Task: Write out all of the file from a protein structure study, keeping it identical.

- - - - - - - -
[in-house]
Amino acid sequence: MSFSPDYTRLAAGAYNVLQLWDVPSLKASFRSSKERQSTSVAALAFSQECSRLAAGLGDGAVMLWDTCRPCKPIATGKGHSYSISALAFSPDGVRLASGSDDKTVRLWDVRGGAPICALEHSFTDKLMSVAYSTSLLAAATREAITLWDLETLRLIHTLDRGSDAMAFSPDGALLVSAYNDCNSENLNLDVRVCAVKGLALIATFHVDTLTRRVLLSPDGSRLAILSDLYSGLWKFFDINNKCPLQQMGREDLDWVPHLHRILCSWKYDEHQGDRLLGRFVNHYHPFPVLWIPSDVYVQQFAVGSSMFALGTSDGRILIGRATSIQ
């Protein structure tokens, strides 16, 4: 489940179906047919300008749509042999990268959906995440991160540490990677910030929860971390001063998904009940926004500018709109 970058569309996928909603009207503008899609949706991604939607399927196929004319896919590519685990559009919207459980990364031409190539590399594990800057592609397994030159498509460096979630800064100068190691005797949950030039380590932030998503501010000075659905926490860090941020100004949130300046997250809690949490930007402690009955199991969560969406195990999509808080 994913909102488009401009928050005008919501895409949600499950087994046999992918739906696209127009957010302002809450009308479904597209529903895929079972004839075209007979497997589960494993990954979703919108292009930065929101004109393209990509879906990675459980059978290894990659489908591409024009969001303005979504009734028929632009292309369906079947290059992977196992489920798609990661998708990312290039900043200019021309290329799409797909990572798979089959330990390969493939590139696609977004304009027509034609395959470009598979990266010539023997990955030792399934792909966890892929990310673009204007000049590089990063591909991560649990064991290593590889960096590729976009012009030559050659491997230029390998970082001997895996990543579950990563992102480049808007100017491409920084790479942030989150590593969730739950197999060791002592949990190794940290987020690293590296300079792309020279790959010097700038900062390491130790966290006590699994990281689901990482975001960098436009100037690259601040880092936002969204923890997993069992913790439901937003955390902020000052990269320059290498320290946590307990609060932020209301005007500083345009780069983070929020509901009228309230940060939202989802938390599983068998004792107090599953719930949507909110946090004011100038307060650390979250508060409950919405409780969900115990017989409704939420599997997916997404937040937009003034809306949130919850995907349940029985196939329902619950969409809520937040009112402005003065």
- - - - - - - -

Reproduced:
[in-house]
Amino acid sequence: MSFSPDYTRLAAGAYNVLQLWDVPSLKASFRSSKERQSTSVAALAFSQECSRLAAGLGDGAVMLWDTCRPCKPIATGKGHSYSISALAFSPDGVRLASGSDDKTVRLWDVRGGAPICALEHSFTDKLMSVAYSTSLLAAATREAITLWDLETLRLIHTLDRGSDAMAFSPDGALLVSAYNDCNSENLNLDVRVCAVKGLALIATFHVDTLTRRVLLSPDGSRLAILSDLYSGLWKFFDINNKCPLQQMGREDLDWVPHLHRILCSWKYDEHQGDRLLGRFVNHYHPFPVLWIPSDVYVQQFAVGSSMFALGTSDGRILIGRATSIQ
């Protein structure tokens, strides 16, 4: 489940179906047919300008749509042999990268959906995440991160540490990677910030929860971390001063998904009940926004500018709109 970058569309996928909603009207503008899609949706991604939607399927196929004319896919590519685990559009919207459980990364031409190539590399594990800057592609397994030159498509460096979630800064100068190691005797949950030039380590932030998503501010000075659905926490860090941020100004949130300046997250809690949490930007402690009955199991969560969406195990999509808080 994913909102488009401009928050005008919501895409949600499950087994046999992918739906696209127009957010302002809450009308479904597209529903895929079972004839075209007979497997589960494993990954979703919108292009930065929101004109393209990509879906990675459980059978290894990659489908591409024009969001303005979504009734028929632009292309369906079947290059992977196992489920798609990661998708990312290039900043200019021309290329799409797909990572798979089959330990390969493939590139696609977004304009027509034609395959470009598979990266010539023997990955030792399934792909966890892929990310673009204007000049590089990063591909991560649990064991290593590889960096590729976009012009030559050659491997230029390998970082001997895996990543579950990563992102480049808007100017491409920084790479942030989150590593969730739950197999060791002592949990190794940290987020690293590296300079792309020279790959010097700038900062390491130790966290006590699994990281689901990482975001960098436009100037690259601040880092936002969204923890997993069992913790439901937003955390902020000052990269320059290498320290946590307990609060932020209301005007500083345009780069983070929020509901009228309230940060939202989802938390599983068998004792107090599953719930949507909110946090004011100038307060650390979250508060409950919405409780969900115990017989409704939420599997997916997404937040937009003034809306949130919850995907349940029985196939329902619950969409809520937040009112402005003065």